UPDATE: nicely combining the last two posts, I see via trackback that Chuck links this post as a “review” of Blink. You’ll understand the quotes when you see what he wrote up here. He obviously loves you more than I do.


Since I’ve licked the comment spam problem (seriously, I haven’t had one since the Q), I’ve started to get trackback spam (trackbacks are links from other sites that tell my site they’re talking about me). It hasn’t been nearly as bad, but it’s a pain sometimes. I assumed that it was because of my ingenious circumvention Q, but that might be a case of mistaken post hoc, ergo propter hoc (yes, West Wing reruns on Bravo have run back around to the first season). Since I’m finally catching up on last months blogs, I see that it’s a growing problem. Anyone else have these problems?

And I mean it, I don’t ever want to hear anyone complain about comment spam again, it’s so fixed. I can show you how.

I need a Trackback Q

I also have been listening to Motion City Soundtrack’s I Am the Movie which has made me realize I have no idea whether or not it’s good. All this emo-crossover stuff has ruined everything. Usually I just wait until Nightwing gets around to sorting it out for me (I can wait, I have about 300 songs on my iPod that I’ve honestly never listened to once). So if MCS sucks and proves I am lame, well, sorry, I didn’t know.

Also I can’t really tell the difference anymore between emo and what is considered new alternative music (that’s “new” as in 2004-2005, not a new genre). I was at my dad’s house the other day clicking through his newly installed Cox Digital Crack Cable music channels (“hey Billy, I’m in the 21st century now!“), and the alternative station was all-emo. I haven’t checked in with WBRU in a long time, so could it be that today’s middle school kids will look back on this stuff as the most important music of their lives? I shudder to think. (Yes, I’m sure my 13 year old self was pitied by hair band aficionados.)

(And another aside: I thought “Motion City Soundtrack” was definitely an 80’s band. Listening to the sample of “The Future Freaks Me Out” on iTunes only reassured me, but then there was a line about Will and Grace. It’s a weird world out there.)

One More On Music

I say this as a very peripheral Ani Difranco fan, so I hope no one yells at me. I like her new album Knuckle Down very much. It’s reminiscent of the mid-90s stuff, but not rough and raw. So if you’re into that sort of thing, pick it up.

Knuckle Down

I posted this last week, based on a few small impressions I had. Thanks to James, the first person to comment whom I have never actually met (an after-the-fact, highly-convenient benchmark thank you), I will now uselessly explain the idea I was trying to convey.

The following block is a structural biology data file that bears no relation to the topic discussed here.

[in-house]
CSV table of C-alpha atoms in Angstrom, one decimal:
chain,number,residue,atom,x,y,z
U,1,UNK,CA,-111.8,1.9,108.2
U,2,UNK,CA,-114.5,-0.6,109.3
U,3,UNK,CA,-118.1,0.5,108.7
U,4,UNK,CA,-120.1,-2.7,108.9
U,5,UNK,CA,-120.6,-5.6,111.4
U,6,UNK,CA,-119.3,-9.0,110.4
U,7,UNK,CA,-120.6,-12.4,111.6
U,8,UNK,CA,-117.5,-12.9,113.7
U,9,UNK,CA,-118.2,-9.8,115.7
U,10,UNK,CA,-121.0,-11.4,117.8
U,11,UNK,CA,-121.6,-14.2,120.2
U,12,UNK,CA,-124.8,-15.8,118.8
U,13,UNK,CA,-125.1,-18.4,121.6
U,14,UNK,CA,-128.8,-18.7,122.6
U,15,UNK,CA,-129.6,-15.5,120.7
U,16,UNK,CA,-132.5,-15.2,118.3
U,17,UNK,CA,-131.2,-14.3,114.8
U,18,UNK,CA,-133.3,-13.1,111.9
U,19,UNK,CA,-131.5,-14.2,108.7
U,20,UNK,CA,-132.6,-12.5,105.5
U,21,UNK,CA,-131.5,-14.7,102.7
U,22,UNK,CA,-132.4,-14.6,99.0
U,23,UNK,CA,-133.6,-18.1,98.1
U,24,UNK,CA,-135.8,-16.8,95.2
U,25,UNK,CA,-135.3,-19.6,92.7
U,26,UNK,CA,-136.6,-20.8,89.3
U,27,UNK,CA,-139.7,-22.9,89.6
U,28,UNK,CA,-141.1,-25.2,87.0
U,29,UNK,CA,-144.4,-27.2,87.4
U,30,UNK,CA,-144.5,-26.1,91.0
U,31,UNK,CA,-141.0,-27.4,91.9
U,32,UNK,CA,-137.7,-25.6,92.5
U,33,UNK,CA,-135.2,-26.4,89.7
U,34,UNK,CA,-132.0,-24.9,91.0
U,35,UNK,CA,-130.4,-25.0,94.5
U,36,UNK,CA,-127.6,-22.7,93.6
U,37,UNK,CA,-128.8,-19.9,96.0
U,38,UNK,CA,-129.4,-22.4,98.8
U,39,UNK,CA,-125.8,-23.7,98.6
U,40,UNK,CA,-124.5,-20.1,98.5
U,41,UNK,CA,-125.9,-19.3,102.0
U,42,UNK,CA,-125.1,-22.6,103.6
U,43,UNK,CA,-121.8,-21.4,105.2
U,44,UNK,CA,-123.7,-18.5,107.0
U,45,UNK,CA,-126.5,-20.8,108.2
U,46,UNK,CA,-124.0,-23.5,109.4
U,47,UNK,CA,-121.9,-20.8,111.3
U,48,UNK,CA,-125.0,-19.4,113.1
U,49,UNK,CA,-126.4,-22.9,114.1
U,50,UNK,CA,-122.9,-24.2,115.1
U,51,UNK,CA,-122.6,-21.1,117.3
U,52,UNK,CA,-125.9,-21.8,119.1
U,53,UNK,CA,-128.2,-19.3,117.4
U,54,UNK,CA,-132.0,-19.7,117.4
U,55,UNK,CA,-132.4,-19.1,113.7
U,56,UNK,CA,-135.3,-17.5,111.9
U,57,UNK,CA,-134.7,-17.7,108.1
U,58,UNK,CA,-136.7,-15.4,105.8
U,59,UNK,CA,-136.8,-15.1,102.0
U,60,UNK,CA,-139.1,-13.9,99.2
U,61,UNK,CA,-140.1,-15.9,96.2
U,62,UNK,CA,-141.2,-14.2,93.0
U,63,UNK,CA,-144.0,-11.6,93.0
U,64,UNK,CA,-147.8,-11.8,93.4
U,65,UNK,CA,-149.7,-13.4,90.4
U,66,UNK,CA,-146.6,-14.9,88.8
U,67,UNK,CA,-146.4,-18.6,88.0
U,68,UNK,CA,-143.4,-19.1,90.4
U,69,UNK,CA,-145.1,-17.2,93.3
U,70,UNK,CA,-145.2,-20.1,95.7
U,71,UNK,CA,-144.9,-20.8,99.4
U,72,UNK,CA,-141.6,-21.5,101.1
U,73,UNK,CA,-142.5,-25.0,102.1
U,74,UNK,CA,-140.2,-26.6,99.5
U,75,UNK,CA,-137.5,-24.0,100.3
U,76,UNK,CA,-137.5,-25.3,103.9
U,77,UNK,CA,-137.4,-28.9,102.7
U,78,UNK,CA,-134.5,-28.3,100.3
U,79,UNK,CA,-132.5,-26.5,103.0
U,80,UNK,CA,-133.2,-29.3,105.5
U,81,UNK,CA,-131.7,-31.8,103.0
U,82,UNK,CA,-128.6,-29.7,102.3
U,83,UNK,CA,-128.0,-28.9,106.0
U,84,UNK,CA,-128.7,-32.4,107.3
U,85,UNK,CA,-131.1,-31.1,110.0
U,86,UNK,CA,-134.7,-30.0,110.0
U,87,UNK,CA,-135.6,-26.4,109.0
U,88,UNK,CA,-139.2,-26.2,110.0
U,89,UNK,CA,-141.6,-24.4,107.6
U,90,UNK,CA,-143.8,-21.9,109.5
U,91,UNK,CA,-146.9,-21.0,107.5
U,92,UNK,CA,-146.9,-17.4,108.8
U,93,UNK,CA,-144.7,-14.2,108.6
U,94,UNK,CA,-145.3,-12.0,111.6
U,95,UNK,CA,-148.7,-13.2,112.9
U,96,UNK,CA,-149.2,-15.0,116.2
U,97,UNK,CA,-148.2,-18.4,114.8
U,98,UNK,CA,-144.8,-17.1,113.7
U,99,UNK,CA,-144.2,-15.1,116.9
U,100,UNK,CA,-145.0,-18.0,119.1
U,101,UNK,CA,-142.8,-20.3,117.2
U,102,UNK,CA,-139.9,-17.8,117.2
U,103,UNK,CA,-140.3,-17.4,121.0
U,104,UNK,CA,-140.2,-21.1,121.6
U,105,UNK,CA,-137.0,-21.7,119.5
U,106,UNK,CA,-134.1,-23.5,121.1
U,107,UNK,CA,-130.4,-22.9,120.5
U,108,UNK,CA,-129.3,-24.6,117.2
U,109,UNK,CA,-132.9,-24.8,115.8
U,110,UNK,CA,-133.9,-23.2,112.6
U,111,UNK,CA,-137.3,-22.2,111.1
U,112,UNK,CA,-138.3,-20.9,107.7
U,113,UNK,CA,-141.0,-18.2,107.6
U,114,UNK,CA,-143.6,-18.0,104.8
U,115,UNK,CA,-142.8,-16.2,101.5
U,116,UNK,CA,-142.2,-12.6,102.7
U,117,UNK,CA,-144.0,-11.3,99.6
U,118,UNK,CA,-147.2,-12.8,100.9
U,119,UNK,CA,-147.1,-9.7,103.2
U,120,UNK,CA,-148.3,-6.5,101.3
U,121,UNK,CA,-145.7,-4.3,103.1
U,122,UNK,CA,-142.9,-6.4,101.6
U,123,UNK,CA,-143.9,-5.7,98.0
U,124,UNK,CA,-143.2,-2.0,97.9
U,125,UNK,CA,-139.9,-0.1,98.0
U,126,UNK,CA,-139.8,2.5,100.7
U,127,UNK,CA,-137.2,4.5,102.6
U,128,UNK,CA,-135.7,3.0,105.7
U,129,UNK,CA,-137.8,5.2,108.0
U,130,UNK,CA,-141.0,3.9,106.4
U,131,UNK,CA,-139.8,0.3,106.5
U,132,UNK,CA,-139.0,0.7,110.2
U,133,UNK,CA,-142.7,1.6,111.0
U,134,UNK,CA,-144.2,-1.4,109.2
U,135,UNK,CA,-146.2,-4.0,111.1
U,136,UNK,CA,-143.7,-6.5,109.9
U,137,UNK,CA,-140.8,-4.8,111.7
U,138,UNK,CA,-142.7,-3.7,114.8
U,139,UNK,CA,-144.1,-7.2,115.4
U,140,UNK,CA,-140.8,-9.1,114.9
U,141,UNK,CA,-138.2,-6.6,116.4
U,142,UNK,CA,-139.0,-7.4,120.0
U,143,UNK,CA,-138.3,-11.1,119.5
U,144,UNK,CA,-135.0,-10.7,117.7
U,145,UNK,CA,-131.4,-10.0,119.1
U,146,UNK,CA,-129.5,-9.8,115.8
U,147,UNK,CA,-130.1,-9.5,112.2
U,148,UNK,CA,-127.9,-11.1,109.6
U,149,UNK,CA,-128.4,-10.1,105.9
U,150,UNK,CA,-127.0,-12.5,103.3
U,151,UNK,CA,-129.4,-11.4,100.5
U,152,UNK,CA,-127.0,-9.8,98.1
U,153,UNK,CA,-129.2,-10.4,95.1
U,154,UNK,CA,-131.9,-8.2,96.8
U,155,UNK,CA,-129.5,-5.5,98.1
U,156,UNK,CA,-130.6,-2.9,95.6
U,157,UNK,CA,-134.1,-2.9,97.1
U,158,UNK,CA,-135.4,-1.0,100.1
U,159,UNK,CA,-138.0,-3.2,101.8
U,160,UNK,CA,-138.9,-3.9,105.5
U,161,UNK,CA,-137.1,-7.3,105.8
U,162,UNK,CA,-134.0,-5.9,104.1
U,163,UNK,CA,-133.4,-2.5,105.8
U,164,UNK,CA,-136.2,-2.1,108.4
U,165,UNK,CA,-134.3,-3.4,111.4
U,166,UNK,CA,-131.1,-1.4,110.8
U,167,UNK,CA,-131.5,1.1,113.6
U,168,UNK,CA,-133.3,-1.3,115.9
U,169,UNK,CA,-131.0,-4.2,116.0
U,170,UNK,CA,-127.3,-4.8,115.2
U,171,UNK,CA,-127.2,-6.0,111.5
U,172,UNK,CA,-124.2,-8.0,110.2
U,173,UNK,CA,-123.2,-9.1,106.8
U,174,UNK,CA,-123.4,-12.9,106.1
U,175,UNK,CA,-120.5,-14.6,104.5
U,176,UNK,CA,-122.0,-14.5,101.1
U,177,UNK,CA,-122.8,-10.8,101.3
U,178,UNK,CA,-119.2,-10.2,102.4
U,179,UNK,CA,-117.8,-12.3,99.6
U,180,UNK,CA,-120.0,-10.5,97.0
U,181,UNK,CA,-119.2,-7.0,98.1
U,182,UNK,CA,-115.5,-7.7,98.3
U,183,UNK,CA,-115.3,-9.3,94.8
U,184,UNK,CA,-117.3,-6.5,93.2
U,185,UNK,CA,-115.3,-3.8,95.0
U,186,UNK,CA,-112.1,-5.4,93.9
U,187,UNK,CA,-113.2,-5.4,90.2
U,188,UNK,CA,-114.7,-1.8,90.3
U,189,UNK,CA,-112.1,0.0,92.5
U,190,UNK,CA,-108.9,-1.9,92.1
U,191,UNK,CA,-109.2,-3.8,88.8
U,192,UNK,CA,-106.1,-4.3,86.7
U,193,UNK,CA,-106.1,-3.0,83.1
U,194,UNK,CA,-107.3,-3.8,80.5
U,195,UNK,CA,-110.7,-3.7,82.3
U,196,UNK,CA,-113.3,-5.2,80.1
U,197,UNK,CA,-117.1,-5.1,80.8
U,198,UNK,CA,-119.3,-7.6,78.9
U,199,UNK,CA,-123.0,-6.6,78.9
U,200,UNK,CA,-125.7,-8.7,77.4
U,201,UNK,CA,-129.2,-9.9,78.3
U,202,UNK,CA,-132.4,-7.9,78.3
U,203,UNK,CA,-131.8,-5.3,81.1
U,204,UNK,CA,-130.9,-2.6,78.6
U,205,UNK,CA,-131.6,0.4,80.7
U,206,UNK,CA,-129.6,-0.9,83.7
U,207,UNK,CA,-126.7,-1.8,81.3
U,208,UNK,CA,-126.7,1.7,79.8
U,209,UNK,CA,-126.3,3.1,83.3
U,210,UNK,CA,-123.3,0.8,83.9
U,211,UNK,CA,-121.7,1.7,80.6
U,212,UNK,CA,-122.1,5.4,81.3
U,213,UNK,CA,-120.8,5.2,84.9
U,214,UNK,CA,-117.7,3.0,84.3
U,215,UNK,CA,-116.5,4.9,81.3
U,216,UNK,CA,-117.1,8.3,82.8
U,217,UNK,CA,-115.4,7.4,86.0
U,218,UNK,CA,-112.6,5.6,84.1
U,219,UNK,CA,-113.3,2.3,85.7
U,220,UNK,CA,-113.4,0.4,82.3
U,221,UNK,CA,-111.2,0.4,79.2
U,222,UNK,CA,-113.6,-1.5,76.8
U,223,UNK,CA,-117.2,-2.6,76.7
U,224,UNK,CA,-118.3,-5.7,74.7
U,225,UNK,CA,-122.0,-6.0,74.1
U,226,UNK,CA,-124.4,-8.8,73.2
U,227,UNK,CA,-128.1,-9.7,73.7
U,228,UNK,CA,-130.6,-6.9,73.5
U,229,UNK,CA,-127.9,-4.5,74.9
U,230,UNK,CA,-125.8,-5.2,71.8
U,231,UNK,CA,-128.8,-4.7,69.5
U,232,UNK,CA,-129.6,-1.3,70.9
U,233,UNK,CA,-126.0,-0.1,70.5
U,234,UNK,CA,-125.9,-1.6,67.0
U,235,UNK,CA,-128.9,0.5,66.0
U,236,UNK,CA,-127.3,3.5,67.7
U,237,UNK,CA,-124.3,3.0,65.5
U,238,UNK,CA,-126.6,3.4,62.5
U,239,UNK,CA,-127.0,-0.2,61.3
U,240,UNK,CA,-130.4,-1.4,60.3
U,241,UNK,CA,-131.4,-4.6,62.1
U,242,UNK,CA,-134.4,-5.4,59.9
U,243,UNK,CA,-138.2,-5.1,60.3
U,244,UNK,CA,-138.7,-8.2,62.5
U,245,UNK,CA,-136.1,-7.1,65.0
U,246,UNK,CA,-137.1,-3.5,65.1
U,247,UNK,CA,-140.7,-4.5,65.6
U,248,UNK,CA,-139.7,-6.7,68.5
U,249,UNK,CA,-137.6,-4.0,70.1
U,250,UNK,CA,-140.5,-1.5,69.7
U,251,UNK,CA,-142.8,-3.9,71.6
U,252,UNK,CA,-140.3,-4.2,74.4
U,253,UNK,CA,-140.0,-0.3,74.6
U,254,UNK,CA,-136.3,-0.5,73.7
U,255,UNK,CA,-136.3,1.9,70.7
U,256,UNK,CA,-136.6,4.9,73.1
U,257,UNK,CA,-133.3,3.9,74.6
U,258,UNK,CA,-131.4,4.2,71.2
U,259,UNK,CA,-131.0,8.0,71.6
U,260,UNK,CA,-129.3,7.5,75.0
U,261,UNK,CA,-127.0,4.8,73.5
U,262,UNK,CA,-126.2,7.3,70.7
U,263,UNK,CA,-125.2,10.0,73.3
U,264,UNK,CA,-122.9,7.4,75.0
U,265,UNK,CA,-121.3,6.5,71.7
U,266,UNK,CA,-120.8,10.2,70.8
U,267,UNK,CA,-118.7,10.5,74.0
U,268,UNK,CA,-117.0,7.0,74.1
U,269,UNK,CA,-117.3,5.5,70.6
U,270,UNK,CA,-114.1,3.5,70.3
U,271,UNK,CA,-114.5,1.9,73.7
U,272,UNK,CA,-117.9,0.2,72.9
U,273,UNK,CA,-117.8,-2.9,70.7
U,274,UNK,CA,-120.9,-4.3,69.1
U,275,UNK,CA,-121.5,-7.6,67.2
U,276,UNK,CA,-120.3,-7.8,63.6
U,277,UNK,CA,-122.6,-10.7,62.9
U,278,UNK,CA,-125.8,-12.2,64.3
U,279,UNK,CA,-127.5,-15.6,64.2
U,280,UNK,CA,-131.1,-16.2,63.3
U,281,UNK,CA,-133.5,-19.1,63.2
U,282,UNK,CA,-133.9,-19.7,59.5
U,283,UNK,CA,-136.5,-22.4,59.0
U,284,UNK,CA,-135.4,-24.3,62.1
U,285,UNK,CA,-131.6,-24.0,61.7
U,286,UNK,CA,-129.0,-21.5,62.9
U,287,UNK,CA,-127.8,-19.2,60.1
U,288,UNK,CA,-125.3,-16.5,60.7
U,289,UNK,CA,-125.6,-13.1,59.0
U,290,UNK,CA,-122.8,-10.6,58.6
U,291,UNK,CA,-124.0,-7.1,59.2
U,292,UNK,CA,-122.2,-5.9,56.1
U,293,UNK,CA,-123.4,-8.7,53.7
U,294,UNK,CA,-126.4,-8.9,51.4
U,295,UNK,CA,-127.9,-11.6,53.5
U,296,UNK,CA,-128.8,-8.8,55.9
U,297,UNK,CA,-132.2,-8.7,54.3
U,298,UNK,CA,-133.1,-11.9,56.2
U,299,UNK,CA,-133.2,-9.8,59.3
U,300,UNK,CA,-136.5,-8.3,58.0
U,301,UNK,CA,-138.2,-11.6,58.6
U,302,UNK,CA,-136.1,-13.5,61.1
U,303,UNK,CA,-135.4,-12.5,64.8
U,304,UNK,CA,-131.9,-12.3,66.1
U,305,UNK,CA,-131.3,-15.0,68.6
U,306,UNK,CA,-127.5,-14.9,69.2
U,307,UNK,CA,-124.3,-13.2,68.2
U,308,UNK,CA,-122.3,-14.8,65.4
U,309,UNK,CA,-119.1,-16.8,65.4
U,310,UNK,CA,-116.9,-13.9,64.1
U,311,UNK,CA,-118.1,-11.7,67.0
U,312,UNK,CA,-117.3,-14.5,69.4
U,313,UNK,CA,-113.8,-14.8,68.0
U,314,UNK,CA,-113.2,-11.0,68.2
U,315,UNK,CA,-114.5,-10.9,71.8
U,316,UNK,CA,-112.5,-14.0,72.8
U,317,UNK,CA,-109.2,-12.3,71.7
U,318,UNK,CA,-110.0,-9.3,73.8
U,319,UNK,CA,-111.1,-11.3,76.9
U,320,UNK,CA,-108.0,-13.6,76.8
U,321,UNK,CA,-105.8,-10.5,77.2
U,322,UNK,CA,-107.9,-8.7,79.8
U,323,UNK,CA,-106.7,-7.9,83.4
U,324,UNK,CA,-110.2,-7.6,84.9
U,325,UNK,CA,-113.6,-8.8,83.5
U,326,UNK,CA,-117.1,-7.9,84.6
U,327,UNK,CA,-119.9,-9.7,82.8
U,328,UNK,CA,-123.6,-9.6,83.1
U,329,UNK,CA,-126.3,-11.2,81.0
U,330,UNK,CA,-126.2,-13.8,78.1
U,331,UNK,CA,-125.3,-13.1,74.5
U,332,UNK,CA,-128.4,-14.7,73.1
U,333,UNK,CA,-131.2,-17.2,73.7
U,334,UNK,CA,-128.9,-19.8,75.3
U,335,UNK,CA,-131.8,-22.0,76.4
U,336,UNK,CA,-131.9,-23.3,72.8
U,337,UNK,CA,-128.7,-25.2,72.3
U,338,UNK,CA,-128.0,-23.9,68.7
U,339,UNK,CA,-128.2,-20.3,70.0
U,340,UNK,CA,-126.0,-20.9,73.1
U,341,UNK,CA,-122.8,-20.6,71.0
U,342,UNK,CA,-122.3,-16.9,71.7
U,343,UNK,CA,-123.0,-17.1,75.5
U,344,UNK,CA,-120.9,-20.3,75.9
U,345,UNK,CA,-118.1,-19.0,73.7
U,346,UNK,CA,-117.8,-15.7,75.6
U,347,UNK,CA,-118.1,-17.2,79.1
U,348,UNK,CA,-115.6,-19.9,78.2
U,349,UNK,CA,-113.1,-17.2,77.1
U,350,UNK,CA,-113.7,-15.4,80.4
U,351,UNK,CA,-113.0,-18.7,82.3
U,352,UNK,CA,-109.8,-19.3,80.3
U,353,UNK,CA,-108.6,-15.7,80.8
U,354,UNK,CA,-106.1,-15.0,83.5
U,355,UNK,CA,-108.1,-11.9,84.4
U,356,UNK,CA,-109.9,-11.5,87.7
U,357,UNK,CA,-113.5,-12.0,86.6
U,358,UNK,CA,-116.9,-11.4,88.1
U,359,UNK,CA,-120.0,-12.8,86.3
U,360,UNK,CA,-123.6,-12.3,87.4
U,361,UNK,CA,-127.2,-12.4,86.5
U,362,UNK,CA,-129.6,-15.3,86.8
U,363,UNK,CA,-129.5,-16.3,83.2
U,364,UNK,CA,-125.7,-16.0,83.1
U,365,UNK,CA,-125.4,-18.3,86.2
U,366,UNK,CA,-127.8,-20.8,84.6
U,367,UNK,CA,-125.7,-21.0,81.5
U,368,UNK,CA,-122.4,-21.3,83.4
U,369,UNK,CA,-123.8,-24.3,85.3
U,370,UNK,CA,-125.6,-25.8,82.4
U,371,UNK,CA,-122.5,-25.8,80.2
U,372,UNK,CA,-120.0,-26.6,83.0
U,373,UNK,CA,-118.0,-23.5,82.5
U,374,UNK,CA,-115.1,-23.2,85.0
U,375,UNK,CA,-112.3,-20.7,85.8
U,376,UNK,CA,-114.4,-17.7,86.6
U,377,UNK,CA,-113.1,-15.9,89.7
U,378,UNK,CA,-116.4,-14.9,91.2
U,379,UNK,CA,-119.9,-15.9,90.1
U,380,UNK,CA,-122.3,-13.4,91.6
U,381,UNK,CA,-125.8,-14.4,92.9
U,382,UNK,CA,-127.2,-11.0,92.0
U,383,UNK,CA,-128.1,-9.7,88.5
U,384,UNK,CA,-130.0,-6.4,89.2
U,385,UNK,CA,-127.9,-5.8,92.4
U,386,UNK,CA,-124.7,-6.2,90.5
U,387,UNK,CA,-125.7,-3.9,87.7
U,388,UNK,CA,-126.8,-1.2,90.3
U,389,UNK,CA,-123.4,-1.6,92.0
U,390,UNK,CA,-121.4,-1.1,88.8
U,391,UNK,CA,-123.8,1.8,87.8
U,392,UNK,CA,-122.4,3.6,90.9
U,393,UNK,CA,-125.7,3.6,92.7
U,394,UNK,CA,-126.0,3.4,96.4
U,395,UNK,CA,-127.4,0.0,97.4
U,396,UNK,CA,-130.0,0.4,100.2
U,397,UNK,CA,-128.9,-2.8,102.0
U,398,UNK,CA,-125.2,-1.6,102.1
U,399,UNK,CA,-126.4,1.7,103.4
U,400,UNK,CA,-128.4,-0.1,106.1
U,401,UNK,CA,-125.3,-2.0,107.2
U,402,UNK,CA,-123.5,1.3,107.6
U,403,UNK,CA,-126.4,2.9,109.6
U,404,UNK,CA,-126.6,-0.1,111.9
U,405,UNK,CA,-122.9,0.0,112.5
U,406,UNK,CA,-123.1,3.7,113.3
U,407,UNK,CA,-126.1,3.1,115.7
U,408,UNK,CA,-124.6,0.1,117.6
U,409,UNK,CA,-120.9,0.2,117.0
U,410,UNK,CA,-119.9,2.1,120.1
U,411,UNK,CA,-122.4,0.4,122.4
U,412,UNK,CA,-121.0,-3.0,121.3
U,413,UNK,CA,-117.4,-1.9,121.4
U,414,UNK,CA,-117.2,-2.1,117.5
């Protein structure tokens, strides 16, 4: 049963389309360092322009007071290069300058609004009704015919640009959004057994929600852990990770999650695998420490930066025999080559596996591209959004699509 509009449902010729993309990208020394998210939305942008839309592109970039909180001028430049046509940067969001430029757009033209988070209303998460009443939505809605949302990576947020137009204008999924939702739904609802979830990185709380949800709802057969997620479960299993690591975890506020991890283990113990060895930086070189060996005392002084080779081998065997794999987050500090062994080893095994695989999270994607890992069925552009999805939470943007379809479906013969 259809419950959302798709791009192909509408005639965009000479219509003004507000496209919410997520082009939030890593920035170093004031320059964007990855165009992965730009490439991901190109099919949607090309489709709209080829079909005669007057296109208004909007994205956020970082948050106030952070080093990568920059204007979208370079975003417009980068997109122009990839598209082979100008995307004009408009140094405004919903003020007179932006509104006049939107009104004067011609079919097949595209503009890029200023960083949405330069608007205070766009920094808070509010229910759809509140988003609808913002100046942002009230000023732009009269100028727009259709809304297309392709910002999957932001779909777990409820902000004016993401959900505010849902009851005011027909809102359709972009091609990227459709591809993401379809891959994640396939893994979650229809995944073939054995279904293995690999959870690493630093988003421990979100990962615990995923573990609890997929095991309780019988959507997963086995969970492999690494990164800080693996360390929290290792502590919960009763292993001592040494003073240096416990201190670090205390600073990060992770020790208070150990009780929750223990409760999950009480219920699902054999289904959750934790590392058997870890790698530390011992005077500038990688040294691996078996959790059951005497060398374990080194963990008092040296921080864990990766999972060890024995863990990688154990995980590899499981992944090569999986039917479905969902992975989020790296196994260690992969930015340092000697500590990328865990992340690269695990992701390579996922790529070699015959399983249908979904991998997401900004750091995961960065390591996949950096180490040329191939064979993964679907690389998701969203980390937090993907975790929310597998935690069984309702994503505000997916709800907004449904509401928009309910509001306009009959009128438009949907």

So I saw this picture, which came in a giant book of stock images (which Mike H. also got!) and cringed immediately, seeing a woman suspended by what I assumed would be some sort of rope around her neck. Em thought the same thing. James, Matt and my mom all saw a woman jumping. What you saw, I think, may speak volumes about your personality. Now I’ve never read even Psychology for Dummies (does it show?) but I bet there’s a connection. If you ask me, those seeing the suicide are probably just evil. Yup, that’s it. I should show it to my brother, who is actually certified evil, he’d know.

So that’s it. It’s becoming a regular feature here at the c4h, the disappointingly explained observation. It’s like I’m not even trying.

(haha, do you know why the above line is extra funny? There’s no regular anything around here!! HA!)

Or Is It A Vase?

It’s pretty easy to hate Wal-Mart if you want to. Here’s another reason why:

Wal-Mart, the world’s largest retailer agreed to pay $135,540 to settle federal charges that it violated child labor laws in Connecticut, Arkansas and New Hampshire. As part of the agreement, revealed yesterday after it was secretly signed in January, the Labor Department agreed “to give Wal-Mart 15 days’ notice before the Labor Department investigates any other ‘wage and hour’ accusations, like failure to pay minimum wage or overtime.”

People can disagree on the various economic merits of Walmartism, but it seems pretty clear to me that no one* benefits from this sort of behavior. Even daddy Republicans would agree that you don’t punish someone by giving them special privileges.

*excluding Wal-mart stockholders and anyone else with a big enough campaign contribution budget and a desire to skirt the law, of course.

What is this a picture of?

the yellow shoes
(click for larger)

Leave a comment with the first thing that comes to mind. I’ll talk about it on Friday.